Art and tech NFT show from Global South Techné Disruptors opens in New York interview with curator Myna Mukherjee

Organized by curator Maina Mukherjee, the exhibition features some of South Asia’s cutting edge artists.

Organized by curator Maina Mukherjee, the exhibition features some of South Asia’s cutting edge artists.

Techné Disruptors (II), this month at High Line Nine, New York City’s leading experiential gallery, presents works created with the technologies of our time, including AI (artificial intelligence), AR (augmented reality), and VR (virtual reality). Holographs and printed collections of Global South NFTs (Non-Fungible Tokens).

From elemental light boxes to complex auto-generative and interactive works, from tantric tribal paintings to interactively created portraits of the ‘self’, from miniature style paintings to highly futuristic pop imagery, the exhibition features some of South Asia’s cutting edge artists. Curated from the NFT collections curated by international curator and cultural producer Maina Mukherjee, ‘Technie Disruptors (II)’ is one of the first art and tech NFT shows from the Global South with a focus on South Asia. The New York City edition of the Jaipur Literature Festival opens with an opening panel titled ‘State of the Contemporary: NFTs and the Global South’. There will also be think tank symposiums in partnership with mainstream institutions including MIT Media Labs, MoMa Web3 and Polygon Studios. Mukherjee, an MBA from Carnegie Mellon University and a trained Odissi dancer, cultural producer and curator, talks about the show. Edited abstracts:

Curator Maina Mukherjee.

Curator Maina Mukherjee. | Photo credit: Ashish Sharma

How did your journey with NFTs and art begin?

I’ve always been interested in intersections Art And Technology, and in the concept of ‘cultural permanence’. Techne Disruptors’ first outing New Delhi It explains how technology has dominated every aspect of the post-Covid art world. After that, I started an online presence with ‘Queernocopia, Out ‘n’ Proud Abundance from South Asia’, which is India, Pakistan, Bangladesh, Sri Lanka, Iran, and the Philippines. Techne II addresses a possible cultural exchange that does not require the conventions and paperwork of physical travel – to the extent artists are not allowed to speak about queer-related issues in their own countries, they can do so internationally.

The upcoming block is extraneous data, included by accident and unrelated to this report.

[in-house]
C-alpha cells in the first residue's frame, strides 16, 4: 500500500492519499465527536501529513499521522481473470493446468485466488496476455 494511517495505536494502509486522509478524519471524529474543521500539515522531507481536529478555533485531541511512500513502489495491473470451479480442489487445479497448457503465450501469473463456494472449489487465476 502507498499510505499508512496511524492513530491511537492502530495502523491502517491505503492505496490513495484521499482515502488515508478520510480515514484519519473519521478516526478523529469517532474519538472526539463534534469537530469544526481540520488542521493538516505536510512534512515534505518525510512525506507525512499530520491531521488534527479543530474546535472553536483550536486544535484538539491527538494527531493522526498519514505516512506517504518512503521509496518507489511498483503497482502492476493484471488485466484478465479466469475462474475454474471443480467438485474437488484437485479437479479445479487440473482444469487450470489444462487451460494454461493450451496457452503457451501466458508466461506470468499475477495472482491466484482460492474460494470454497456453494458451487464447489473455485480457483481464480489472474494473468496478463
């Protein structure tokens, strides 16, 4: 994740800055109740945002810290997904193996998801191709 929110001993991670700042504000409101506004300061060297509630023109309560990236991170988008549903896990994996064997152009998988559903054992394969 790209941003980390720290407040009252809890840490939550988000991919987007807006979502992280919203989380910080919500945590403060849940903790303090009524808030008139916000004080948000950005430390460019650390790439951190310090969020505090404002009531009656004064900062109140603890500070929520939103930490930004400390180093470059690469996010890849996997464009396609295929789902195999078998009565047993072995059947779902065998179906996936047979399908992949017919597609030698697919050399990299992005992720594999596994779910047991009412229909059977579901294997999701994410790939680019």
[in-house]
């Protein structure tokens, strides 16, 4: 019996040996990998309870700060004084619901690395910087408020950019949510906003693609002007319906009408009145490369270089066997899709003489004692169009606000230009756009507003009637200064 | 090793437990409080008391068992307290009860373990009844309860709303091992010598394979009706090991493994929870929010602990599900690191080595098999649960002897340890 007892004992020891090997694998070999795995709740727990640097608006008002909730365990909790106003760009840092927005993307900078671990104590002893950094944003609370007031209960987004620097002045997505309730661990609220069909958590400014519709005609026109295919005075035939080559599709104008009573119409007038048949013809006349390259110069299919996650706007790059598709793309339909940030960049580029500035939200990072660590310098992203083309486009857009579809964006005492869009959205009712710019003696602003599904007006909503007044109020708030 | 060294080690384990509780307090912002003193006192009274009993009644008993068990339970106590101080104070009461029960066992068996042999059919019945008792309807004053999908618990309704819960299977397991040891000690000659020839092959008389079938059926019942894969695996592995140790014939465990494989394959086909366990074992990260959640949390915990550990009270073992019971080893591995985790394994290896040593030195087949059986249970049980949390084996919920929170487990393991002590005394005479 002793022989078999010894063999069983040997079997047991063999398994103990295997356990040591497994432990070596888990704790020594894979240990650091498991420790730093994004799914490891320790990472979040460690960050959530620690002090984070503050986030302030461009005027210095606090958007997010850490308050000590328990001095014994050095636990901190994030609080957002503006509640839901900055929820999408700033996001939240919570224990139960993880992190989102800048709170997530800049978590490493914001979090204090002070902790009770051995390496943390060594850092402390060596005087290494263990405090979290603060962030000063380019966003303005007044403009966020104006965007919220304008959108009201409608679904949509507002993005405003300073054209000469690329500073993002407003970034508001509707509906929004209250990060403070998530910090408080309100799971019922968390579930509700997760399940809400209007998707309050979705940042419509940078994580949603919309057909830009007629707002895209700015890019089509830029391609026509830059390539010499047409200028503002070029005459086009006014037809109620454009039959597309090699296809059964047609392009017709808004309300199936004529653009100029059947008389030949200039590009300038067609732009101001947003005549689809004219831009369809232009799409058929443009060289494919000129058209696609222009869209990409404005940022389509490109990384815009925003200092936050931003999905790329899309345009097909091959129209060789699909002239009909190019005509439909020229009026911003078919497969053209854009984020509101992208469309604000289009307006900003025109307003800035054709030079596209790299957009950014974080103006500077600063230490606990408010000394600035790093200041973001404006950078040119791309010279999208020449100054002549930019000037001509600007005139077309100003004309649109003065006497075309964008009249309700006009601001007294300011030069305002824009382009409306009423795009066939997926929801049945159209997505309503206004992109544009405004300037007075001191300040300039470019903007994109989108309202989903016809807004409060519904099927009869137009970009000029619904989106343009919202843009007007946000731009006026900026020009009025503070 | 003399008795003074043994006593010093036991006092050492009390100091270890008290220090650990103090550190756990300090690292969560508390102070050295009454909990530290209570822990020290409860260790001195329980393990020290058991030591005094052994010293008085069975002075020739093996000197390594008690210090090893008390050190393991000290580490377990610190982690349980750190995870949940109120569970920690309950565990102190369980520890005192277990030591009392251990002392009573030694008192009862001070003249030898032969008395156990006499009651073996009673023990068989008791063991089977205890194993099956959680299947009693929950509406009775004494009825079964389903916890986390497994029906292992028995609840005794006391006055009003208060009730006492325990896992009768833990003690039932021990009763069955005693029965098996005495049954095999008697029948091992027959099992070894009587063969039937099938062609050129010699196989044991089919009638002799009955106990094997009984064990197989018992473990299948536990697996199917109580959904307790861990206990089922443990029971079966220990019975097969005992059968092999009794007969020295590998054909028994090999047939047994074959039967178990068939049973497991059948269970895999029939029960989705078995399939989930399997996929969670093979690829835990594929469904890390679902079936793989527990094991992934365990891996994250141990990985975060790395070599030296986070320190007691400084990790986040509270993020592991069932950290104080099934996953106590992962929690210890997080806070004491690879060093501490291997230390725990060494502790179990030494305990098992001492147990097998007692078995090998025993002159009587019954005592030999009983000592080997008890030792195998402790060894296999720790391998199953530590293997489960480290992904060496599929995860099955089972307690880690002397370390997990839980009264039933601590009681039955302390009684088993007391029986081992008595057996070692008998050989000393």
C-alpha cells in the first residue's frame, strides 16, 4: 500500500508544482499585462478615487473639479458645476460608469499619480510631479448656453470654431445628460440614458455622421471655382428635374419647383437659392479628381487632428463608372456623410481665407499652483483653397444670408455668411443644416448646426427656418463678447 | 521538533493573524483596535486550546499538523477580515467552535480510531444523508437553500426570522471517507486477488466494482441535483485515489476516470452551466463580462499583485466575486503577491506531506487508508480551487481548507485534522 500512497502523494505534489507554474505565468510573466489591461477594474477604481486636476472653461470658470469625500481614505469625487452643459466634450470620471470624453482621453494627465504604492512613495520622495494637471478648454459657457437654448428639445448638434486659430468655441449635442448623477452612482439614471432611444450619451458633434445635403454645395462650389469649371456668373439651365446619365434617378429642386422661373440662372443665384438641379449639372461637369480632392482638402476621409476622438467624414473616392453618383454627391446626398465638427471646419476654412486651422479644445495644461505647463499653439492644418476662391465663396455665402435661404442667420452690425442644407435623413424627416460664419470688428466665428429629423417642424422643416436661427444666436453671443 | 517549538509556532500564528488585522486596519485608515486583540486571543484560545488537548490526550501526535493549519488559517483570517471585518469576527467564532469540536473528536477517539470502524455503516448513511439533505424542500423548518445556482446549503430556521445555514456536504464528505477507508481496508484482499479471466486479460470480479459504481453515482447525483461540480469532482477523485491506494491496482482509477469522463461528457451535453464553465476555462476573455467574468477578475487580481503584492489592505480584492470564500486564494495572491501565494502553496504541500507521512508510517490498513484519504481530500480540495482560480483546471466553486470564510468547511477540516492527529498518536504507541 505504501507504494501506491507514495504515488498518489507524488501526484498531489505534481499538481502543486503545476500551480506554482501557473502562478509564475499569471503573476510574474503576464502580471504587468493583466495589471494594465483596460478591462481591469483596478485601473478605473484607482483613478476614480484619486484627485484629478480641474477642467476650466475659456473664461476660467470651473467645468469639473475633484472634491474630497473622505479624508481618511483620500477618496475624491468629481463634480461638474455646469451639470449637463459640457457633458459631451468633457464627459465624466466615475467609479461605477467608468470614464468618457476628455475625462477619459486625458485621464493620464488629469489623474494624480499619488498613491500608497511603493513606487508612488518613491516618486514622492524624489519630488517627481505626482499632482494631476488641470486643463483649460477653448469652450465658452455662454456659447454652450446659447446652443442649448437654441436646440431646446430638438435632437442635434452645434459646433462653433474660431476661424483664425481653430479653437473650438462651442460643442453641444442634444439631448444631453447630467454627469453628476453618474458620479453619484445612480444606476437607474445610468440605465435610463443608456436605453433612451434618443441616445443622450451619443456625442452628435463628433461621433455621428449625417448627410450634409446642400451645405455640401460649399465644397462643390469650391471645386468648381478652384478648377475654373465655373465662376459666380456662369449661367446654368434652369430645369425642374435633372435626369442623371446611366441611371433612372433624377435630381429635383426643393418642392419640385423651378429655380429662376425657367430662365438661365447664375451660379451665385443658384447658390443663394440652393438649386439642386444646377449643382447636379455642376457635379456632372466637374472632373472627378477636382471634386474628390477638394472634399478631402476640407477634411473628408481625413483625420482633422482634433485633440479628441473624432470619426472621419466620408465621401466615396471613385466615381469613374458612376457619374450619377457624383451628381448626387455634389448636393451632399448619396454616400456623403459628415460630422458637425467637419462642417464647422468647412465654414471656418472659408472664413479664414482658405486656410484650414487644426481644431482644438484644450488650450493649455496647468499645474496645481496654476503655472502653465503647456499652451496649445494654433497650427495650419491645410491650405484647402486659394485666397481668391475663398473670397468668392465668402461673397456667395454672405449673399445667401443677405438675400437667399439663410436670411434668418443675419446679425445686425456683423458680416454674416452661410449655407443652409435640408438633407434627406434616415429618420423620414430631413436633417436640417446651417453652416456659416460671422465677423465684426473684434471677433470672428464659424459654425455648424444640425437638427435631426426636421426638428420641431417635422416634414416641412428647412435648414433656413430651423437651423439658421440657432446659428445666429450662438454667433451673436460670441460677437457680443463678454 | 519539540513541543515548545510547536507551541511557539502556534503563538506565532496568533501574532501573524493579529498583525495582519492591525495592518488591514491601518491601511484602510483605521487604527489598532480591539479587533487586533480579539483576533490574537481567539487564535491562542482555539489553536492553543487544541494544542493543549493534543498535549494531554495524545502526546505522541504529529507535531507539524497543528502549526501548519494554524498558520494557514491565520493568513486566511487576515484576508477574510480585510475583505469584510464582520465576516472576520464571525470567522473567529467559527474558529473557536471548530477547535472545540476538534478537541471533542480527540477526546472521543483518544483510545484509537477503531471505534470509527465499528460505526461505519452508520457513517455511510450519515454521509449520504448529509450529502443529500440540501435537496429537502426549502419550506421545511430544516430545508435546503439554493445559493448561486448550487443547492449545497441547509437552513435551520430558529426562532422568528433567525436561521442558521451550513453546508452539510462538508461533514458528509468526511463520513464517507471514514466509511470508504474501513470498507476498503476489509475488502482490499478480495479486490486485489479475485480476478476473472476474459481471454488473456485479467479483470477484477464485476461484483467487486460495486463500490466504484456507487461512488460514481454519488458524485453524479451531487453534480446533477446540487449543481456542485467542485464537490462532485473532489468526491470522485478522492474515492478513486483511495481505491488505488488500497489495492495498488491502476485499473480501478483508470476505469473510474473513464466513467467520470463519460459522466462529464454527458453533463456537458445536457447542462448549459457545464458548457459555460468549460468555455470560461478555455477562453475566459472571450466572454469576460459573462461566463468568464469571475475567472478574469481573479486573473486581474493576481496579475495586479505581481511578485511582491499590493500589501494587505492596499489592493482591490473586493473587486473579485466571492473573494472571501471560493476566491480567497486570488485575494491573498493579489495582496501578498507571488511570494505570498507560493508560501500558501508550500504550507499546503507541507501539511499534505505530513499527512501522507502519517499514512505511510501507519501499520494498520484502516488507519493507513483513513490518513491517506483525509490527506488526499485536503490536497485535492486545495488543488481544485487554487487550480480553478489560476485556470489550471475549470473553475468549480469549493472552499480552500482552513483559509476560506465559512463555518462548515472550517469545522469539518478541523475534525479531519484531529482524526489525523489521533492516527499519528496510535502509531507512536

Will this interest continue in NFTs?

Currently, digital and tech artworks are being collected by major institutional buyers – which speaks to their longevity. Also, many artists are creating ‘phygital’ works that are sold as NFTs. Digital NFTs can be innovatively printed and displayed similar to photographic work.

What were the highlights of this experience?

This is exciting because I see technology as an enabler of existing art forms, not a replacement. The same is the fear when photography enters the artistic arena. Artists are always looking for different ways to express themselves and with the advent of NFTs, they have an extra layer of expression. This particular show is an example of us taking something South Asian and tying it to futurism. Senior artistes like Veer Munshi, Seema Kohli, Amina Ahmed and Ram Rahman did not hold back with their interpretations. Mahula Ghosh worked in the tea estates with a socio-political aspect that stained their lives with poverty. The artist uses tea as a metaphor for that stain.

Painting by Mahula Ghosh.

Painting by Mahula Ghosh. | Photo credit: Special Arrangement

Is everyone calling themselves artists now?

There are already ways to distinguish good art from mediocre art. There is a world of museums and institutions for critics and artists to judge art. It will not suddenly replace these existing benchmarks. Everyone should be allowed to be creative and great art always stands out from the pack; Technology-driven NFTs don’t replace art… they enhance it.

‘Techne Disruptors’ will be at New York’s High Line Nine from September 12-30, 2022.

The author is a critic-curator by day, and a creative writer and visual artist by night.

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